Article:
FAQ and Tips on the Public Domain

Can I claim copyright over works within the public domain?

Generally not.  "Finders, keepers" does not apply to public domain works.  Meaning, if you determine that a work is within the public domain and free of copyright restrictions, you may not claim a new copyright over an unmodified version of the work.  However, if you add, new, original, creative content to the work, you may have a copyright interest in the new material that you you have added.  Keep in mind, however, that any copyright that you might have over that modification is likely thin and hard to enforce. 

What about works like Pride and Prejudice and Zombies, by Seth Grahame-Smith and Jane Austen, isn't Pride and Prejudice by Jane Austen in the public domain?  Is the Grahame-Smith work in the public domain as well? 

This is an example of the question above in action.  Jane Austen originally published Pride and Prejudice in 1813.  The copyright on the work has expired, and the work is within the public domain.  This means that authors who wish to reinterpret the work may do so without seeking permission from the estate of Jane Austen because the estate no longer controls the copyright to the work.  This is not to say that the popularity of the work does not still live on.  While the copyright may have expired, contemporary audiences are still thirsty for content that reimagines Jane Austen's building blocks.  In our lifetime we have seen many fresh interpretations of the work, completed without permission from the estate of Jane Austen.  Pride and Prejudice and Zombies is one such reinterpretation.  The author did not need to seek permission from the estate of Jane Austen to reimagine her work as a Zombie thriller because the work was out of copyright.  Likewise, he did not need to seek permission from the other authors of new works based on the original because, in his estimation, his work is sufficiently different from what others have created based on the same public domain source material.  The author may, however, claim copyright over the new expression that he has added to Jane Austen's plot, characters, and other building blocks, provided the new expression is original to him.  This means that while he cannot claim copyright over a story about two characters that at first do not appear to like each other because they in fact love each other once they overcome their internal hang-ups, he can claim copyright over the new expression he has added to the underlying plot.  Any second-comer who wishes to take Mr. Grahame-Smith's original expression (specifically the expression of the zombie overlay) would need to seek permission until the copyright on the Grahame-Smith work expired.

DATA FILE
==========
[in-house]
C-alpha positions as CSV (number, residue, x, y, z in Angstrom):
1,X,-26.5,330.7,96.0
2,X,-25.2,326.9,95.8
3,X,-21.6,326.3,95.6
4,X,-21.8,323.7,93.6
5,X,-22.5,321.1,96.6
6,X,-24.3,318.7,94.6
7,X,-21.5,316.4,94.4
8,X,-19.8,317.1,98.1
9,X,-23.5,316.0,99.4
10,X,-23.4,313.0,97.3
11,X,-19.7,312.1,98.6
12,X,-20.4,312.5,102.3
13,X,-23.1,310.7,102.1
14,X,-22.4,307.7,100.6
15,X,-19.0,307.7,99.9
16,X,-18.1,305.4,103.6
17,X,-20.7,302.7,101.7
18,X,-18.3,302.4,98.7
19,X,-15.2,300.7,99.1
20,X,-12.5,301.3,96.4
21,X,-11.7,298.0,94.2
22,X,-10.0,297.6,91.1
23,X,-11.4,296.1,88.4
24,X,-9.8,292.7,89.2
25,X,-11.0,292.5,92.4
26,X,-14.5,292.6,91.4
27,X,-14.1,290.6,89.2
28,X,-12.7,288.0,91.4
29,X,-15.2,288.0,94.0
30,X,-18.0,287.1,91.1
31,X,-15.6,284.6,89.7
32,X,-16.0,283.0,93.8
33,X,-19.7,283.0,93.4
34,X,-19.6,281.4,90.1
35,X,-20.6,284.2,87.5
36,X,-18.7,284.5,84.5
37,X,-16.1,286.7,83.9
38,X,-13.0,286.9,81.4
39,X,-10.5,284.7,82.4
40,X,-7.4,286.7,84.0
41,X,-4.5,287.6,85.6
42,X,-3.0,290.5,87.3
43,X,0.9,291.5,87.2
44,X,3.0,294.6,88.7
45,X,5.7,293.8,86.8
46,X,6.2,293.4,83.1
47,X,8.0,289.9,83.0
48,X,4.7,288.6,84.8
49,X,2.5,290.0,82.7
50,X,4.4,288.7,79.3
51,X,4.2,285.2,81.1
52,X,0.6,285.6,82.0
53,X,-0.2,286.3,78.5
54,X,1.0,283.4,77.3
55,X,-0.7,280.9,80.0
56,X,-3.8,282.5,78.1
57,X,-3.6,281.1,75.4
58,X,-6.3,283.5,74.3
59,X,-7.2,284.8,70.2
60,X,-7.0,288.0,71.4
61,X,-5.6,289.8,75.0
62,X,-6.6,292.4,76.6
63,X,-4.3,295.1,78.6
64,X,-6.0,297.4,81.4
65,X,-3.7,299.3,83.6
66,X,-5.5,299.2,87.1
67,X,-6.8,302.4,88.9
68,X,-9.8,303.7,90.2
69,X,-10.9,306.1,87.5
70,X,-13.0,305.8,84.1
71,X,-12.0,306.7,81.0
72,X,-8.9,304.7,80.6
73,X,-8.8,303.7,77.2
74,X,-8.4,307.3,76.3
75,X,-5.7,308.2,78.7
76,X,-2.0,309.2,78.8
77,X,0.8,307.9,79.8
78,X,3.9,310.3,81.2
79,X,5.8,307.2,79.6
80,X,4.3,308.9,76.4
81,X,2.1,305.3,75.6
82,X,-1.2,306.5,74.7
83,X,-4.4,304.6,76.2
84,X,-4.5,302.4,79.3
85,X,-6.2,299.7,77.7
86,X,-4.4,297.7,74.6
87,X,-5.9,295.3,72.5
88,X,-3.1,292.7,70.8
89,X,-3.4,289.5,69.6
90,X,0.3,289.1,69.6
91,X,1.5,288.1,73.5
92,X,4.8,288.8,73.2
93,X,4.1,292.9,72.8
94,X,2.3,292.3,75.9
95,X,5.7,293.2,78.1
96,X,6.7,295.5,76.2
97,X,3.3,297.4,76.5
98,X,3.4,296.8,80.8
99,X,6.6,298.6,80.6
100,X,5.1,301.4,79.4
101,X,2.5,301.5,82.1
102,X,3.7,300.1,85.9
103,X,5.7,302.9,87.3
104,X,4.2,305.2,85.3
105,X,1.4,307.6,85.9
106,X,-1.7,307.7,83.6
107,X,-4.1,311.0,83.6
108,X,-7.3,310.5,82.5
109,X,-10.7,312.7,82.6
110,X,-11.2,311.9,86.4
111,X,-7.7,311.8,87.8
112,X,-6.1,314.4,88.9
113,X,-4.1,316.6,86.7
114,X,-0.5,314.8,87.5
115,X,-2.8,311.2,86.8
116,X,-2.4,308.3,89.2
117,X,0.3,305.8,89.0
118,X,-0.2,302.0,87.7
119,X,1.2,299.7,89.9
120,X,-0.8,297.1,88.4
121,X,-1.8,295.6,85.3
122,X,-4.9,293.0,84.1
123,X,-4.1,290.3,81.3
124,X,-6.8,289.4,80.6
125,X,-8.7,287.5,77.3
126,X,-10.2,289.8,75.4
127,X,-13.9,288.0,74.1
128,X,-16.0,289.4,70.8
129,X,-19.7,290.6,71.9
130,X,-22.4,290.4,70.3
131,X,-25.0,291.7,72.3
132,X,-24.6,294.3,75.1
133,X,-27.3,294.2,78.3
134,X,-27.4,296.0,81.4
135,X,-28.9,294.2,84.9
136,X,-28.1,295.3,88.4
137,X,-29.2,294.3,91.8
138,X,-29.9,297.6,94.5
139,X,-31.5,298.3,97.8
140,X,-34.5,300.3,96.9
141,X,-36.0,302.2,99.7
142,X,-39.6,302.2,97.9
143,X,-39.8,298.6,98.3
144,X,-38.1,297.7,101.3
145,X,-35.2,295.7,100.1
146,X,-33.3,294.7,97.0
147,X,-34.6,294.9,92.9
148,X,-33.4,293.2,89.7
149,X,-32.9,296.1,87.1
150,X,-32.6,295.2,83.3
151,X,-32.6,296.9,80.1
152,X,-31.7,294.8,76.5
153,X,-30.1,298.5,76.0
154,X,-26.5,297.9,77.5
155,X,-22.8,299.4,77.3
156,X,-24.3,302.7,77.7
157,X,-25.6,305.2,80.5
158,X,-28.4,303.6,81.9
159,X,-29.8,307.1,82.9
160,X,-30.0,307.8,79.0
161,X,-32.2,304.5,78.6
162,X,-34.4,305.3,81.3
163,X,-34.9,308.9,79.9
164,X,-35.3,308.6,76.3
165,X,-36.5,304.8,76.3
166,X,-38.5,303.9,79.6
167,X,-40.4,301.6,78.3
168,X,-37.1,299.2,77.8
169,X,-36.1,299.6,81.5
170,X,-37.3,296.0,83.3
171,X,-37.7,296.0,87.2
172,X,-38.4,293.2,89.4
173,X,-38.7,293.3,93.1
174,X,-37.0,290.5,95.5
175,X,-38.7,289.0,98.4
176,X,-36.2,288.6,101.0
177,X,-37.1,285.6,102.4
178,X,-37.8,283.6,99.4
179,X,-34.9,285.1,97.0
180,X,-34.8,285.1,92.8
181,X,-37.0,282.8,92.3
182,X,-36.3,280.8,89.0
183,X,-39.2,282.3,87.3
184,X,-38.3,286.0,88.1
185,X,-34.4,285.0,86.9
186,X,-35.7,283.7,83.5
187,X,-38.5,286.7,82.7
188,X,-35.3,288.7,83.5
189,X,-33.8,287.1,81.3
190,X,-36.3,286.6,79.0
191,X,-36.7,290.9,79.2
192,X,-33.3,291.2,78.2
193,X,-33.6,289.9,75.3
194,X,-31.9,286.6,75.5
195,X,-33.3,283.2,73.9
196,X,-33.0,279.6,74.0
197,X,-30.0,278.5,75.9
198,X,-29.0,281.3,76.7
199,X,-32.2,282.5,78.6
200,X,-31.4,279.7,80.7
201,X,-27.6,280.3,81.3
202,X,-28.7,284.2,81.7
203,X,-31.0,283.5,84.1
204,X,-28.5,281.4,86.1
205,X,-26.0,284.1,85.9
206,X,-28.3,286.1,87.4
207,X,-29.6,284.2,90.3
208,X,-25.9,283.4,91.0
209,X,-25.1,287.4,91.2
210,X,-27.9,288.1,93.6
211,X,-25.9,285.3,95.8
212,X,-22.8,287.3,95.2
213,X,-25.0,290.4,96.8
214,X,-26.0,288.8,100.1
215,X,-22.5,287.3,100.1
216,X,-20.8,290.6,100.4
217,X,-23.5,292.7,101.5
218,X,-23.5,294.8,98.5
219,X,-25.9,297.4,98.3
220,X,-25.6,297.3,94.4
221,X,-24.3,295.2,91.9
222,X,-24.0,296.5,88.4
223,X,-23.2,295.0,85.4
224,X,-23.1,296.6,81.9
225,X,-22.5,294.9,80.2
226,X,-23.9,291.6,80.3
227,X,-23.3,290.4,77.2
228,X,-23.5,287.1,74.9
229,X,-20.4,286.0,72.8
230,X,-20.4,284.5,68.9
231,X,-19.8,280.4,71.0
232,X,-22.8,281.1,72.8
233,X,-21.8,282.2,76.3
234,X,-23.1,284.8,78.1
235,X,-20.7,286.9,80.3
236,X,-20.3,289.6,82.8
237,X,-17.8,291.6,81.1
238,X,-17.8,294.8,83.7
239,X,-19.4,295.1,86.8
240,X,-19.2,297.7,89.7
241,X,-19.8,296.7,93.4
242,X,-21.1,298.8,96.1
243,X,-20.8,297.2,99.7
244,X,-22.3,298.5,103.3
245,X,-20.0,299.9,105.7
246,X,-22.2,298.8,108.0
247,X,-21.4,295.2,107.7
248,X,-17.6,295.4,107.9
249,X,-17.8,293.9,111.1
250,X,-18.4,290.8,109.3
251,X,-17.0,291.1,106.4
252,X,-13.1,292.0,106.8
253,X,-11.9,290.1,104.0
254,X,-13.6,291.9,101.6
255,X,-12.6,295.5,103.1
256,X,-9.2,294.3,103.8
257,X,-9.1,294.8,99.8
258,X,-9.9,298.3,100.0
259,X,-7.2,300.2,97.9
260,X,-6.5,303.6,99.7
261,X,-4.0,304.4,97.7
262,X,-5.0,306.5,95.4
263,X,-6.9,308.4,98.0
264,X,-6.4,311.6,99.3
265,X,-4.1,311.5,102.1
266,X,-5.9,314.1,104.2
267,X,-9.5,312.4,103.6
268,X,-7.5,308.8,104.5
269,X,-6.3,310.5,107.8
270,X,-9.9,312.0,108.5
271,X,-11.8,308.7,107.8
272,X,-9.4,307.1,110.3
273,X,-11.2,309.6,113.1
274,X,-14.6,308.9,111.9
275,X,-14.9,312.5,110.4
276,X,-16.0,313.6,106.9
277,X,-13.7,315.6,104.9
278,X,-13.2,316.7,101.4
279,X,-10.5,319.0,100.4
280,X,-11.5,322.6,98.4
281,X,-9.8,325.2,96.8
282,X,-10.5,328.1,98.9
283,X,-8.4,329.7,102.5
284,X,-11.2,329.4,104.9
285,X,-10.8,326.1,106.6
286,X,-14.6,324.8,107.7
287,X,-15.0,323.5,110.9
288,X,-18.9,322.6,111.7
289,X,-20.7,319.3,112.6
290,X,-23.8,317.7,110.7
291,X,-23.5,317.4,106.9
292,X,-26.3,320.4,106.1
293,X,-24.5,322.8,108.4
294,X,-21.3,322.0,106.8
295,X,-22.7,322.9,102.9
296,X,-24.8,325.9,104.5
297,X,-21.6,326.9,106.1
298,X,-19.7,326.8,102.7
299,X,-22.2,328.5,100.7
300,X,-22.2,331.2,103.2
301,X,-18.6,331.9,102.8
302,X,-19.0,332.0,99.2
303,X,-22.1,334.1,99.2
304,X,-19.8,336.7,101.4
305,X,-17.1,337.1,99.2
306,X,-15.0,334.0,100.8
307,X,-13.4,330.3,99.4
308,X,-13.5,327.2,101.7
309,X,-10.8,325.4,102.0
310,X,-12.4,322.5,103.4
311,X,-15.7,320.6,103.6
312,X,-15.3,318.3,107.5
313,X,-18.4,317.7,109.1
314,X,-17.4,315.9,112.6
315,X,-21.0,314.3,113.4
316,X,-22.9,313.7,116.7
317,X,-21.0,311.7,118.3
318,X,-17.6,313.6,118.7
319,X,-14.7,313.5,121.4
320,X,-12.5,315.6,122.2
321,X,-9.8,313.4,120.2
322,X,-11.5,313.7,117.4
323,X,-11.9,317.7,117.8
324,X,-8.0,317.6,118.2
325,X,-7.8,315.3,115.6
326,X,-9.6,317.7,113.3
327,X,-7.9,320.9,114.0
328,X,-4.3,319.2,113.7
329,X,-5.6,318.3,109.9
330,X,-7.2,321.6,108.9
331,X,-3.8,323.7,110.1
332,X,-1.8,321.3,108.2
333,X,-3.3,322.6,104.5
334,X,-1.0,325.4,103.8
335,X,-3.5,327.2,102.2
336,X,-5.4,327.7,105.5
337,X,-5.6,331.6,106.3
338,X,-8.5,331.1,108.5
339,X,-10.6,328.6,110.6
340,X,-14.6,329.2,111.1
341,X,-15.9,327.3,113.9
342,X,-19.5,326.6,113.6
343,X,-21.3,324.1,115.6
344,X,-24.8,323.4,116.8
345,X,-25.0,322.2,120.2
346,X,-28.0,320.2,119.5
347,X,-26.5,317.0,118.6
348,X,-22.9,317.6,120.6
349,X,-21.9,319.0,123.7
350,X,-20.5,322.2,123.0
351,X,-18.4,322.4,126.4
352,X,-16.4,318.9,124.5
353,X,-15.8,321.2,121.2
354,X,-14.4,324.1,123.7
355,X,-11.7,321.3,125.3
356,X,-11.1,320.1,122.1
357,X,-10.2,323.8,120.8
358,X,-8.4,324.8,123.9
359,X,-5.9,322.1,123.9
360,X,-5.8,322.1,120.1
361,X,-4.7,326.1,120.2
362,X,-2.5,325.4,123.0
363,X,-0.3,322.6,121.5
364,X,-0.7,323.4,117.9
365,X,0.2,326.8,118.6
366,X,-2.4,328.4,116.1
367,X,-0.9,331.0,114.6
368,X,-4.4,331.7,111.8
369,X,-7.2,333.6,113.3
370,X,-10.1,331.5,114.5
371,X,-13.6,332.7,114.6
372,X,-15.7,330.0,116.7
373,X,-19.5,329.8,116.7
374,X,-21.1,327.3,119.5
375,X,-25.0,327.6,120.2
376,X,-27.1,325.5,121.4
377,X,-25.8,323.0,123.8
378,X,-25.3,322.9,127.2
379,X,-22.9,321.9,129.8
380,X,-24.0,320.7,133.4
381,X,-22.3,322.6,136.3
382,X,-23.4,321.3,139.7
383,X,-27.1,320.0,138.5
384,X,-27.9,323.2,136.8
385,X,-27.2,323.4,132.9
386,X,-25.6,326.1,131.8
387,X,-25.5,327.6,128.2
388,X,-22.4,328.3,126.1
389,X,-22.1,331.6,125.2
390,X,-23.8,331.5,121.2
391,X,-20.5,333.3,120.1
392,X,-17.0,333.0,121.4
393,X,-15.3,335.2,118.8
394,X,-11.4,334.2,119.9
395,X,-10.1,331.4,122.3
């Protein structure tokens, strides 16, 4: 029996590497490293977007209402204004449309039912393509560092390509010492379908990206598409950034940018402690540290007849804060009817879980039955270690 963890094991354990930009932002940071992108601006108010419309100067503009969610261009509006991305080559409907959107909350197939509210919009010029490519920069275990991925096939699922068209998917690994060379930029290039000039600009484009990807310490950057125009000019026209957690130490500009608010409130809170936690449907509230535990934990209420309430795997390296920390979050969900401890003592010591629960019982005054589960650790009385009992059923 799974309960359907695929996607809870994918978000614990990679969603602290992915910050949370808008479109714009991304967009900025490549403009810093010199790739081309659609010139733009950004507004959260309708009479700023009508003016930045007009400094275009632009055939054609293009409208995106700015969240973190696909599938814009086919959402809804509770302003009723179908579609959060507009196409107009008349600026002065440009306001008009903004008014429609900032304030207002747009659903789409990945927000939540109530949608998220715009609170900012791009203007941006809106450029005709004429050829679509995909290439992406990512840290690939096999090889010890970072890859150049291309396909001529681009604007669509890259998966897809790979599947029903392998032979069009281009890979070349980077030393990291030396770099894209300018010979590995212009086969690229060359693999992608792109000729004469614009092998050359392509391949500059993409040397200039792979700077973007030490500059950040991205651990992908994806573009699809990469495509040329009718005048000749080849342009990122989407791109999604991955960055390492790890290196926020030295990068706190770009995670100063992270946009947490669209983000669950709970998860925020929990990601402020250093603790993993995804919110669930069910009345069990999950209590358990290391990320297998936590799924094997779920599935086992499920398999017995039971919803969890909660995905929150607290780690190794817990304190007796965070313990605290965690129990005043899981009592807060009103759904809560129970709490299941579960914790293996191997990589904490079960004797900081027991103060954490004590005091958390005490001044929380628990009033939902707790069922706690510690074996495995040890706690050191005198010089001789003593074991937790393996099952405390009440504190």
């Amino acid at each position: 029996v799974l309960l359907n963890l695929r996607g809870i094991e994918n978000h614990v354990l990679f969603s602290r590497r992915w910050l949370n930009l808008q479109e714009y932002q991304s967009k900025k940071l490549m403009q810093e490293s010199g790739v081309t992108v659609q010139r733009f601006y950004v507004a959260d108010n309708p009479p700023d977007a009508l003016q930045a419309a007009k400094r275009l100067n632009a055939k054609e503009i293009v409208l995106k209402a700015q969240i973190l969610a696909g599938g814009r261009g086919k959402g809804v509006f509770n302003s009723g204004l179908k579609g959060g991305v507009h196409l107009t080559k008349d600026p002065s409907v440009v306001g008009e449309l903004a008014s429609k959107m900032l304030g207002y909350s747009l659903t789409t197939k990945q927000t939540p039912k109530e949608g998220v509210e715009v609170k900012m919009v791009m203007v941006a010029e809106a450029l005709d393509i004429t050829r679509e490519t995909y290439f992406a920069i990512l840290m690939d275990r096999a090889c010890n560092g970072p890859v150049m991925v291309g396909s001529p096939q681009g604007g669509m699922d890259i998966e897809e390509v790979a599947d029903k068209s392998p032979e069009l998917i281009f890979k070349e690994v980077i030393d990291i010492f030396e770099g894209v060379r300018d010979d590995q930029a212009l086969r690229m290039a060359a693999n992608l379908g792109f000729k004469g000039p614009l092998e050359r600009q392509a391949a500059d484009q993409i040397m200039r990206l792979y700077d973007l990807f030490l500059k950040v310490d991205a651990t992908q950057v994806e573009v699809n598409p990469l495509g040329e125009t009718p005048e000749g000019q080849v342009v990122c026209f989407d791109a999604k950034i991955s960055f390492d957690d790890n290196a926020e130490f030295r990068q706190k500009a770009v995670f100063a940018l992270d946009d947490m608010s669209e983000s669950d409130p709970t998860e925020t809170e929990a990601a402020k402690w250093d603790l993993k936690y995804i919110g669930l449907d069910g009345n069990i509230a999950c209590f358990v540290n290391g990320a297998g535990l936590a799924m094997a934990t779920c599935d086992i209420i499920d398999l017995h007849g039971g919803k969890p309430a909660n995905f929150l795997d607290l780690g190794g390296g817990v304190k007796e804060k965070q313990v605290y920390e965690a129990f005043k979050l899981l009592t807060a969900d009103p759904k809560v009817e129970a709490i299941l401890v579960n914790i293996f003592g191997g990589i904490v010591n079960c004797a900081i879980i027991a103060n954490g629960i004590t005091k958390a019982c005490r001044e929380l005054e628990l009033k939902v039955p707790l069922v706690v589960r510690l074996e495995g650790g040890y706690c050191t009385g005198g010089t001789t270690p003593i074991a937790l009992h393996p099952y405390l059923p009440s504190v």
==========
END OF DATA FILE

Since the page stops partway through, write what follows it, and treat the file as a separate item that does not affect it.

What about translations of public domain works?  

Translations of public domain works have their own copyright.  Languages are not strict equivalents, meaning there is some art and creativity associated with expressing an idea cleanly from one language to another.  If a contemporary translator took a public domain work in Greek and translated it to English the new translation would be subject to copyright protection.  Second-comers would need to seek permission from the rights-holder to distribute or reproduce the English language translation, even if they would be free to use the original Greek text.  

What about forwards to new editions of public domain works? 

Provided the forward is new, original, and fixed, the forward to a new edition of a public domain work is likely subject to copyright protection. 

How do I find public domain images for my teaching and scholarship? 

The Penn Libraries has compiled a number of resources to help you find images for use in your scholarship.  Please see the Finding Open Access Images guide as a research launch point.